"Forgive us our trespasses": The complexity of forgiveness
Apr 20, 2011
Forgiveness is such an obvious part of religious commitments and human sensibility that the conversation around giving and getting forgiveness is often mechanistic, sentimental or superficial. Fortunately, veteran filmmaker Helen Whitney is offering a rare chance to shine a clear light on the question of forgiveness in all its complexities, horror and hope in her two part series entitled: Forgiveness: A Time to Love and a Time to Hate to be shown on April 17th and 24th on PBS stations around the country.
....Whitney's film takes the viewer on a slow roller coaster of emotions. Instead of finding hundreds of talking heads and moving speedily from idea to idea, the documentary lingers on a relatively few cases; letting the viewer sift through the layers of complexity and raw drama. The shooting of the Amish School children, a victim of a brutal attack with an axe, the murder of a police officer by a 1960's revolutionary, a woman knowingly infected with AIDS -- different life situations that challenge the breezy rhetoric of 'forgive and forget' and move deeper into genuine wrestling with the emotional and spiritual demands inherent in forgiveness.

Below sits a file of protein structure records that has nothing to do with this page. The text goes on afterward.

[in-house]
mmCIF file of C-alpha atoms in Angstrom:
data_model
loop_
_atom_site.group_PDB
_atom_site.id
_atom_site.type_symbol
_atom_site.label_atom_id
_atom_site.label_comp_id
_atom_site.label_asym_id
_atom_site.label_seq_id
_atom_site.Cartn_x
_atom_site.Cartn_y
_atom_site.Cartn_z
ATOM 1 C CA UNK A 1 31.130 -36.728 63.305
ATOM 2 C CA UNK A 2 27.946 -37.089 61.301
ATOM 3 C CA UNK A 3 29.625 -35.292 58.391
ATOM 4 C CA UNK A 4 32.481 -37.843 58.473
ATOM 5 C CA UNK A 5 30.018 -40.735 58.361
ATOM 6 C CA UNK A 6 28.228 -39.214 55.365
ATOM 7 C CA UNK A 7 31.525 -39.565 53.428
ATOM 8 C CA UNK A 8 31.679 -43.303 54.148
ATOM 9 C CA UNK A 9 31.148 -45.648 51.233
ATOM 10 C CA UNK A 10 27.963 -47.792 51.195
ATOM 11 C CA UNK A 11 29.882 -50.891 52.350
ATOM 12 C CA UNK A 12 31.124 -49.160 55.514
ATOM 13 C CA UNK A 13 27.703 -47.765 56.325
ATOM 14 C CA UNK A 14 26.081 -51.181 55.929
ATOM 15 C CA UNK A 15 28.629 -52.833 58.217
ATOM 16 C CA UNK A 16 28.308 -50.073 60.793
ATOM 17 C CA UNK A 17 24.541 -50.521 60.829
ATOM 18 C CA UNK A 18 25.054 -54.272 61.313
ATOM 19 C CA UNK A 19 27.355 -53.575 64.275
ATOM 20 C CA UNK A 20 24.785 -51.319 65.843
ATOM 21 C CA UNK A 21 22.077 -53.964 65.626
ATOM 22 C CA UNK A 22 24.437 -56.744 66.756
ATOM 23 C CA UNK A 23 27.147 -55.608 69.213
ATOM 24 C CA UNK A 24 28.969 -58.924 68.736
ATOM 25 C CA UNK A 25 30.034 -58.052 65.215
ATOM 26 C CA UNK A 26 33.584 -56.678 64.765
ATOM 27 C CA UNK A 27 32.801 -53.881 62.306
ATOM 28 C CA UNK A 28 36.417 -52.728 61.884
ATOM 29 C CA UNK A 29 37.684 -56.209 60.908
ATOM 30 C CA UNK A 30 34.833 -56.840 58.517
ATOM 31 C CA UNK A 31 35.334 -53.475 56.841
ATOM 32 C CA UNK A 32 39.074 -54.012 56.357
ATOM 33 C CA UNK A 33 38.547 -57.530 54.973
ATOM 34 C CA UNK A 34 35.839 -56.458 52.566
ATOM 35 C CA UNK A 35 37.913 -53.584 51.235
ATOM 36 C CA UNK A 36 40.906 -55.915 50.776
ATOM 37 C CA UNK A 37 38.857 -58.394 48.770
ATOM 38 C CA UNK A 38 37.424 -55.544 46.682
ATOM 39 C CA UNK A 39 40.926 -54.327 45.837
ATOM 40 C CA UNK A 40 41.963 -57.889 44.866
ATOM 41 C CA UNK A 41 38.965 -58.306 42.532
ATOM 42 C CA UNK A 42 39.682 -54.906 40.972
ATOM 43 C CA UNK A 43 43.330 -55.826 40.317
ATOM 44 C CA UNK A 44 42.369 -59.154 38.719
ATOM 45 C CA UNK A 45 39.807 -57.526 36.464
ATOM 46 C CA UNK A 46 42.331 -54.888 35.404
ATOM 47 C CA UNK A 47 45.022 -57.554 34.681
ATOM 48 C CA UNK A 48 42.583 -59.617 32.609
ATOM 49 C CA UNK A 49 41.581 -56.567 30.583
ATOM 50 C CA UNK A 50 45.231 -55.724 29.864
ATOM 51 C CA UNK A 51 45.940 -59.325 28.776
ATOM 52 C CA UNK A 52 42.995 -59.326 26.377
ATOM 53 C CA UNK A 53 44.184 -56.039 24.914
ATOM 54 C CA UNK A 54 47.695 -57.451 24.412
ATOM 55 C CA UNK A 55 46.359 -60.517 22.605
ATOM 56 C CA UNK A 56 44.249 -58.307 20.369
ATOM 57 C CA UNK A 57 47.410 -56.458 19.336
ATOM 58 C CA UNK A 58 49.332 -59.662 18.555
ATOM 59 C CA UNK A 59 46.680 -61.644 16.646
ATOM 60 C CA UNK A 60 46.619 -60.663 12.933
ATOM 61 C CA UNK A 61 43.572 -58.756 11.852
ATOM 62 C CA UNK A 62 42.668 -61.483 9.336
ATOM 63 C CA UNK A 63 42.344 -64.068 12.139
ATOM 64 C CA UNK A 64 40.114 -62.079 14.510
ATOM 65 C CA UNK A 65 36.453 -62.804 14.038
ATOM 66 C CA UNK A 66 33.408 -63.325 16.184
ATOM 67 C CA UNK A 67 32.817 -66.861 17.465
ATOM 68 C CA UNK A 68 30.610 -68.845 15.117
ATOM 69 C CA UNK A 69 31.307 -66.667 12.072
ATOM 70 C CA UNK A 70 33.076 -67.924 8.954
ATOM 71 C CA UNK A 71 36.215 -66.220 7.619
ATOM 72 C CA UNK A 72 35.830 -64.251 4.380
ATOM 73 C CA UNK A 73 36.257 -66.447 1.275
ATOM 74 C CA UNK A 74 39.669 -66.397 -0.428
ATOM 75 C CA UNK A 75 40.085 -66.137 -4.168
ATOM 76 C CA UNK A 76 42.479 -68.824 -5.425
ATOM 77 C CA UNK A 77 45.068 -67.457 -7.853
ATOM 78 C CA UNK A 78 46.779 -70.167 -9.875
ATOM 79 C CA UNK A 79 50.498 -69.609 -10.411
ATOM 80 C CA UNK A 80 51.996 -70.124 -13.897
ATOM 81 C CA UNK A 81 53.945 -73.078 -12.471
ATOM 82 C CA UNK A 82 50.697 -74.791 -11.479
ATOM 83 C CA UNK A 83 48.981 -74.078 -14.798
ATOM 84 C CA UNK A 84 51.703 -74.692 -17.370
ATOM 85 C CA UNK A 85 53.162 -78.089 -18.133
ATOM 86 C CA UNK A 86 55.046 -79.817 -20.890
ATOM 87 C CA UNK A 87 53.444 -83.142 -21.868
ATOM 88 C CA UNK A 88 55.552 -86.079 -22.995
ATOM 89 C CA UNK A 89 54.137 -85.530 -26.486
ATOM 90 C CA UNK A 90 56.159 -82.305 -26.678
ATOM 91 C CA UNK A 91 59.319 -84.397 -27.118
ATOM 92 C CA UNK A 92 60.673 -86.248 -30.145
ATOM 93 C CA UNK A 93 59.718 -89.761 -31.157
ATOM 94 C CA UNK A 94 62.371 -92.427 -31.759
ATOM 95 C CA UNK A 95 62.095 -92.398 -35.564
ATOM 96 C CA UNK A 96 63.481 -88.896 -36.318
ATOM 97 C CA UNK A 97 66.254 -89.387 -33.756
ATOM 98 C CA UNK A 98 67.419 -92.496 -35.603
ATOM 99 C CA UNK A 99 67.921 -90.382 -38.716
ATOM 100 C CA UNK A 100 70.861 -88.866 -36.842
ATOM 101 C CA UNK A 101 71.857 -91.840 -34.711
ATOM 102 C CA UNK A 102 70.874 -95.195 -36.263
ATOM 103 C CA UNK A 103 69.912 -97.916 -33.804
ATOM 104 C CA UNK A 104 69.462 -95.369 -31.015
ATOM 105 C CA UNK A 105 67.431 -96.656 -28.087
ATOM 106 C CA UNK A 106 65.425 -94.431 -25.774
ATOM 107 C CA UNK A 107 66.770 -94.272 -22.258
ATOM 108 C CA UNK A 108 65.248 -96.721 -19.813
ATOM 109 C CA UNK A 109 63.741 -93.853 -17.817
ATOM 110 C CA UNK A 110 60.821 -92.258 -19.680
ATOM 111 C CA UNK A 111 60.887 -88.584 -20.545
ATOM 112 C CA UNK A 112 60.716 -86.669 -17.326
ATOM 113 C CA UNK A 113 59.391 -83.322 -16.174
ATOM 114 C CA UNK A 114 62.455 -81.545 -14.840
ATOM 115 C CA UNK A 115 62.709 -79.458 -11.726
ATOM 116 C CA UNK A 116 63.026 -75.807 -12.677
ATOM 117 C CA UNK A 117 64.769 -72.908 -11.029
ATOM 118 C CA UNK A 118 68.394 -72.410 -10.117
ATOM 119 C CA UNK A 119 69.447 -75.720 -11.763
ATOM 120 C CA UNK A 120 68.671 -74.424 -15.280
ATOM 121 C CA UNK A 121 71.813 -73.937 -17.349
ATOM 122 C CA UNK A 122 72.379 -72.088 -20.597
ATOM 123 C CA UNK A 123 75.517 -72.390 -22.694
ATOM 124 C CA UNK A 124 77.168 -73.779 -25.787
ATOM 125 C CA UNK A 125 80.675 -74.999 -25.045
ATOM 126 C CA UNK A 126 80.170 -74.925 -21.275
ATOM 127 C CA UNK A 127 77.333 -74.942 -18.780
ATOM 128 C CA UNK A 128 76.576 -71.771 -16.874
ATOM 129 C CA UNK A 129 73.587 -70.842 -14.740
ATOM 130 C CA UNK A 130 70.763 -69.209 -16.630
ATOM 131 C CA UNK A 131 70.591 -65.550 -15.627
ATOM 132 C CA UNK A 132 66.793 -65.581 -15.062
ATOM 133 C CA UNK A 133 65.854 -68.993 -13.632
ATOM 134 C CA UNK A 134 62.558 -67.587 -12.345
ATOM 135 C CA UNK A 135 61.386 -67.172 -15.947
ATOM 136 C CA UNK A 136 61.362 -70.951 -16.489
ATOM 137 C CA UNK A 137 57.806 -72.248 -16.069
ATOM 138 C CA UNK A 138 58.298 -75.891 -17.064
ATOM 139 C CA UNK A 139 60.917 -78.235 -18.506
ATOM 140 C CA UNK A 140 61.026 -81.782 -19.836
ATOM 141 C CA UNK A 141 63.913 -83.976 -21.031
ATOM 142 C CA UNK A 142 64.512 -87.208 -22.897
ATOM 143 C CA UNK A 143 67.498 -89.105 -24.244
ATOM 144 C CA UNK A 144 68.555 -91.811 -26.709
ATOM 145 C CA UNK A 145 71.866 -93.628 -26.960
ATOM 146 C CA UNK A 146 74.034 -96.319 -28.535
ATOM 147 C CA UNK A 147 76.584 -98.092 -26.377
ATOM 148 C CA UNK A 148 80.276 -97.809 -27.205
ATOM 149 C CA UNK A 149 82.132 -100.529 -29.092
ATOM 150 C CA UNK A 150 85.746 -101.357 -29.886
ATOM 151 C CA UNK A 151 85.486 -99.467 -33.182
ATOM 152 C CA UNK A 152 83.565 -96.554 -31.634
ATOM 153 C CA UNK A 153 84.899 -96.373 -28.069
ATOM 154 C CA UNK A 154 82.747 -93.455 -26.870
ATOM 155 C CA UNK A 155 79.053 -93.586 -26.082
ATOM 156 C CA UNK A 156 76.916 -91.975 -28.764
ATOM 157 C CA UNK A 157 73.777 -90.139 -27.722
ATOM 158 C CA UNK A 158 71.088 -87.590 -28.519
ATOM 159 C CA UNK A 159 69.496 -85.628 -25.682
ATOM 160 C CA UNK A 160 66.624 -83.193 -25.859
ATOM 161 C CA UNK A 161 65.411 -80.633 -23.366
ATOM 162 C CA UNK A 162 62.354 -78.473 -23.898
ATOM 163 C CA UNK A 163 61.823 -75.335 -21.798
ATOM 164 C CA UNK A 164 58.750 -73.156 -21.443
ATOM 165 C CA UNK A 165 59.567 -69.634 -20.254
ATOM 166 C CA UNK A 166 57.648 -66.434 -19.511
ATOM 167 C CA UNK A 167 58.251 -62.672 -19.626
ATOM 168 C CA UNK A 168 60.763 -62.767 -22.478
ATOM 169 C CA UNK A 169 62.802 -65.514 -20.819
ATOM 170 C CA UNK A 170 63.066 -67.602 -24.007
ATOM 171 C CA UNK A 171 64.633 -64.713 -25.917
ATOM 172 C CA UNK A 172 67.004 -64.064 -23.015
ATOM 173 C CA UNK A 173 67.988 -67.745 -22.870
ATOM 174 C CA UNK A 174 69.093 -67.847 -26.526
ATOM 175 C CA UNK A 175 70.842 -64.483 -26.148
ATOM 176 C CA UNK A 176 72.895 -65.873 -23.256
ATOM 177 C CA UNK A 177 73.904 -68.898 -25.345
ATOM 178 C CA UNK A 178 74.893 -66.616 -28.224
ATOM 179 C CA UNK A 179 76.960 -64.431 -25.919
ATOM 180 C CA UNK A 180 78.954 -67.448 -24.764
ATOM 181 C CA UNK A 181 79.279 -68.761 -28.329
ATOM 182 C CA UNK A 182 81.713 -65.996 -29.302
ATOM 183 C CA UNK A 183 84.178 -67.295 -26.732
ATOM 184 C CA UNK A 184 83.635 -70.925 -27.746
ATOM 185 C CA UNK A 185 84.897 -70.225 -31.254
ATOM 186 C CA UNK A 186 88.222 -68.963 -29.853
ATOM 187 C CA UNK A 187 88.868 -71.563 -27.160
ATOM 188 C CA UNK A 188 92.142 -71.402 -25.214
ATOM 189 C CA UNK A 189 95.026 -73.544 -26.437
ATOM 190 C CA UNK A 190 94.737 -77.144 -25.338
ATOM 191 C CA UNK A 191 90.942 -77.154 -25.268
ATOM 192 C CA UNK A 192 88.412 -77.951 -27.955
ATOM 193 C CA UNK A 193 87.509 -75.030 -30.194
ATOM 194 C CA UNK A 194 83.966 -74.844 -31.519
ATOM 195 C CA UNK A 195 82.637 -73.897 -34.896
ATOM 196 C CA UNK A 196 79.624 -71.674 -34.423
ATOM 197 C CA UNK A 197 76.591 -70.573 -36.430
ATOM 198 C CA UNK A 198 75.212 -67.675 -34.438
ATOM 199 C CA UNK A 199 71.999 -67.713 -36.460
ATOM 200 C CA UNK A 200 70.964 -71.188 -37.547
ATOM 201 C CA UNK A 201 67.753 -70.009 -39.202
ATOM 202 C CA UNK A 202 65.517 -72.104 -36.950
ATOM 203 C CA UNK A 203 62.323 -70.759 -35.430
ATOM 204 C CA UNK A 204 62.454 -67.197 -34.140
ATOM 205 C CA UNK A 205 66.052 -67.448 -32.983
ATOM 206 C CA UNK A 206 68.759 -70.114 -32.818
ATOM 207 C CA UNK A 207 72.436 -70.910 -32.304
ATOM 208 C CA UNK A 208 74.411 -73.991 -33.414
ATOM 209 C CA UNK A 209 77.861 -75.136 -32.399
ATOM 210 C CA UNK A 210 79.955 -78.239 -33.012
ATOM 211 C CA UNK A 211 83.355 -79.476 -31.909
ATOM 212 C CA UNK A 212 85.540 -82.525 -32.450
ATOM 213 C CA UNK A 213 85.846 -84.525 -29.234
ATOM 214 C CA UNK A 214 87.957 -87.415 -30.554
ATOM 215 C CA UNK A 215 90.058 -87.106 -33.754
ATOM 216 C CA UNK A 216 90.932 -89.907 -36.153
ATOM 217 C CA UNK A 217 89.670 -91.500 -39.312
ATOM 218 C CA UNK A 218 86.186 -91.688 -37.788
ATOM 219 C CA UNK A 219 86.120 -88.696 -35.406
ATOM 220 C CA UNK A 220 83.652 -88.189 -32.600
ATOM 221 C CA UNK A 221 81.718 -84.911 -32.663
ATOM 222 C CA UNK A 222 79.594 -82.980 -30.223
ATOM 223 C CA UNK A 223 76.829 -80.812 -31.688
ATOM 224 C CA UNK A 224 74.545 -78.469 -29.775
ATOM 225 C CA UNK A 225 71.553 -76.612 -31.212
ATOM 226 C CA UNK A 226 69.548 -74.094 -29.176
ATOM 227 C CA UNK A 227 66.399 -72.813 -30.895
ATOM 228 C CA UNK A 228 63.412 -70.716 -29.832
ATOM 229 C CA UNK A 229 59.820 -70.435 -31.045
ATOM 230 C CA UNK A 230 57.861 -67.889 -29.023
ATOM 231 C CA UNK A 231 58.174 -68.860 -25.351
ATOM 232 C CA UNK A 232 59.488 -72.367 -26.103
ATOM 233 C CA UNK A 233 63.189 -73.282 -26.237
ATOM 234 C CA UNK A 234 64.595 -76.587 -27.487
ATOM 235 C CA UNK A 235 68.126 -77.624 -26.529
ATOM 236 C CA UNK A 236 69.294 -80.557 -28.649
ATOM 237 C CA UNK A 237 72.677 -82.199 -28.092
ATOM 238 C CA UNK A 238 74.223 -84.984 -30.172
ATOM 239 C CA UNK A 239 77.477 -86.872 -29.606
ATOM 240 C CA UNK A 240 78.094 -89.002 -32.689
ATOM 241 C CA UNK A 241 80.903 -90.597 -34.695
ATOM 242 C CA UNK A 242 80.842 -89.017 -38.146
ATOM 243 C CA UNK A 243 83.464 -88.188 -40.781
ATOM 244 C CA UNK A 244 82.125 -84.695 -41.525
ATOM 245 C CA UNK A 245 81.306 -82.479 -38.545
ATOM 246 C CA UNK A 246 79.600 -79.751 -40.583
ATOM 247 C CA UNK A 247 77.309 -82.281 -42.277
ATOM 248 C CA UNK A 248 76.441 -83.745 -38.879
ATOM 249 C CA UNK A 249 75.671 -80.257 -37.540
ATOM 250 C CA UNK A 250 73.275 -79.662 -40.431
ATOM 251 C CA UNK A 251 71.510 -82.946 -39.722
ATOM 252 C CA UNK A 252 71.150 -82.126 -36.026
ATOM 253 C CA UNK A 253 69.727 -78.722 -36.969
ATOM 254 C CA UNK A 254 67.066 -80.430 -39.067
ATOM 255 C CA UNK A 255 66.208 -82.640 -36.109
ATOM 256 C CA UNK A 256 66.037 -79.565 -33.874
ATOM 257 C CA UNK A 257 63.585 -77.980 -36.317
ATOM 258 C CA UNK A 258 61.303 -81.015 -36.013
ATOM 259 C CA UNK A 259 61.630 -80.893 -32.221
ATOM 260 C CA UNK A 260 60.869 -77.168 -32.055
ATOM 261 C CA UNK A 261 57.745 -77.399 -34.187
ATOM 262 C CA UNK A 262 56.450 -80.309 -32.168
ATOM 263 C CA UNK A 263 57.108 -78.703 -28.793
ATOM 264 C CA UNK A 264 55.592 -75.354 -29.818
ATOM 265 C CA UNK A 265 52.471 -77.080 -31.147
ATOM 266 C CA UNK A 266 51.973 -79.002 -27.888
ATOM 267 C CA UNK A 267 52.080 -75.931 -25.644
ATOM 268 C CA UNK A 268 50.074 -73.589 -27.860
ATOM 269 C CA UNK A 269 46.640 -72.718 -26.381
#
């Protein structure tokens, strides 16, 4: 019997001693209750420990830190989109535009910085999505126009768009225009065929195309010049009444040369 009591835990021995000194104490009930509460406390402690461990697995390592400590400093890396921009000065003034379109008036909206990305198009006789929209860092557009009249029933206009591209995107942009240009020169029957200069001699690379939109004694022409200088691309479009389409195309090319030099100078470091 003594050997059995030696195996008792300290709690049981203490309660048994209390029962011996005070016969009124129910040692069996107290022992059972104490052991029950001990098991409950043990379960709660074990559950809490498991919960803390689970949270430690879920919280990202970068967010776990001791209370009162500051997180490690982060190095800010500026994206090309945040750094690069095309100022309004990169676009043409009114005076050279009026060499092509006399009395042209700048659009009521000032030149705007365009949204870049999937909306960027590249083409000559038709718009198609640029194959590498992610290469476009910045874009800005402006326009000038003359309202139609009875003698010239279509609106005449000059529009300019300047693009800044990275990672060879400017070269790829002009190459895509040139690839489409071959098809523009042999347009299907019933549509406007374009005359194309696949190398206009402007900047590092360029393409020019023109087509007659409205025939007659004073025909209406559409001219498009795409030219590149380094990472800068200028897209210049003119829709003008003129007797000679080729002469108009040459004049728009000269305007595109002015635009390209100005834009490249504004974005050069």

While the first part of Forgiveness: A Time to Love and a Time to Hate focuses mostly on personal interactions, the second segment pulls back the lens to include forgiveness on the national and international level. The viewer watches German Chancellor Willy Brandt fall to his knees at the monument to the Warsaw Ghetto Uprising as one step in the long and unfinished process of Germany's repentance and atonement for the Holocaust; and witnesses excruciating footage from the Truth and Reconciliation efforts in South Africa; and the tribal courts or 'gacaca' after the Rwanda genocide.
Familiar terms such as acknowledgement, repentance, contrition, atonement and reconciliation may seem to forge a well-cleared path towards forgiveness, but in case after case the depth and magnitude of the pain inflicted and evil endured serve to severely complicate the question of forgiveness. As the film proceeds, the viewer begins to appreciate that forgiveness on the national or personal level is tenuous, non-linear, specific to any situation, and requires the will to endure the hardest emotional and spiritual work humans can do on both the part of those asking for and granting forgiveness.